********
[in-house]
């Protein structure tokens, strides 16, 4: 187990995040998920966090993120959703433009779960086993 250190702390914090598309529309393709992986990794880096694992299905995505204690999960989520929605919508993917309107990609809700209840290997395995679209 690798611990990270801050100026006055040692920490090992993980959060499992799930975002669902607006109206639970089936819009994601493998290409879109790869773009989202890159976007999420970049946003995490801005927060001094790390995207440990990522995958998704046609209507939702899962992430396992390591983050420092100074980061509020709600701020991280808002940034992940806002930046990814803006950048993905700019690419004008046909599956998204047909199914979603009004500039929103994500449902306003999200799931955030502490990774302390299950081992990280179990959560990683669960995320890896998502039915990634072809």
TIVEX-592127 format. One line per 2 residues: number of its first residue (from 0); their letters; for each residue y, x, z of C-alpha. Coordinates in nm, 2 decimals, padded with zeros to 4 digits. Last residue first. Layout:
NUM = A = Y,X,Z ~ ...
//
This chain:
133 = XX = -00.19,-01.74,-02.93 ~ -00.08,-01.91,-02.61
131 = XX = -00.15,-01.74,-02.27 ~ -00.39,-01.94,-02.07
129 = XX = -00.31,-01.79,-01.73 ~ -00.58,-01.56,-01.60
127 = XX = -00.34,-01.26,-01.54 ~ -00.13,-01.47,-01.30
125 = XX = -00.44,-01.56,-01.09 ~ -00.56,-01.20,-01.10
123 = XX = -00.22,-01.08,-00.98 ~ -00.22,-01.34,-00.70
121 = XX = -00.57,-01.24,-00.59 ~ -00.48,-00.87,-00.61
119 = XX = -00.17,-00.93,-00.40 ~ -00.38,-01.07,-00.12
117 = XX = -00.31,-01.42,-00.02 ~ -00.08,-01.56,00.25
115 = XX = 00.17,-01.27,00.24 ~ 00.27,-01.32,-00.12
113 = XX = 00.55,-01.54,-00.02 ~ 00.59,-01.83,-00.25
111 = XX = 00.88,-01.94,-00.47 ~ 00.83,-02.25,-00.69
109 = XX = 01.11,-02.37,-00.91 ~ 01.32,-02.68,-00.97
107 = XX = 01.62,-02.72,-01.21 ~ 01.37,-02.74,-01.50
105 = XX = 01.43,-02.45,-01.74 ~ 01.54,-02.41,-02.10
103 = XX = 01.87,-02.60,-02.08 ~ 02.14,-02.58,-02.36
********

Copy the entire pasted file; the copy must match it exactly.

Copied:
[in-house]
């Protein structure tokens, strides 16, 4: 187990995040998920966090993120959703433009779960086993 250190702390914090598309529309393709992986990794880096694992299905995505204690999960989520929605919508993917309107990609809700209840290997395995679209 690798611990990270801050100026006055040692920490090992993980959060499992799930975002669902607006109206639970089936819009994601493998290409879109790869773009989202890159976007999420970049946003995490801005927060001094790390995207440990990522995958998704046609209507939702899962992430396992390591983050420092100074980061509020709600701020991280808002940034992940806002930046990814803006950048993905700019690419004008046909599956998204047909199914979603009004500039929103994500449902306003999200799931955030502490990774302390299950081992990280179990959560990683669960995320890896998502039915990634072809």
TIVEX-592127 format. One line per 2 residues: number of its first residue (from 0); their letters; for each residue y, x, z of C-alpha. Coordinates in nm, 2 decimals, padded with zeros to 4 digits. Last residue first. Layout:
NUM = A = Y,X,Z ~ ...
//
This chain:
133 = XX = -00.19,-01.74,-02.93 ~ -00.08,-01.91,-02.61
131 = XX = -00.15,-01.74,-02.27 ~ -00.39,-01.94,-02.07
129 = XX = -00.31,-01.79,-01.73 ~ -00.58,-01.56,-01.60
127 = XX = -00.34,-01.26,-01.54 ~ -00.13,-01.47,-01.30
125 = XX = -00.44,-01.56,-01.09 ~ -00.56,-01.20,-01.10
123 = XX = -00.22,-01.08,-00.98 ~ -00.22,-01.34,-00.70
121 = XX = -00.57,-01.24,-00.59 ~ -00.48,-00.87,-00.61
119 = XX = -00.17,-00.93,-00.40 ~ -00.38,-01.07,-00.12
117 = XX = -00.31,-01.42,-00.02 ~ -00.08,-01.56,00.25
115 = XX = 00.17,-01.27,00.24 ~ 00.27,-01.32,-00.12
113 = XX = 00.55,-01.54,-00.02 ~ 00.59,-01.83,-00.25
111 = XX = 00.88,-01.94,-00.47 ~ 00.83,-02.25,-00.69
109 = XX = 01.11,-02.37,-00.91 ~ 01.32,-02.68,-00.97
107 = XX = 01.62,-02.72,-01.21 ~ 01.37,-02.74,-01.50
105 = XX = 01.43,-02.45,-01.74 ~ 01.54,-02.41,-02.10
103 = XX = 01.87,-02.60,-02.08 ~ 02.14,-02.58,-02.36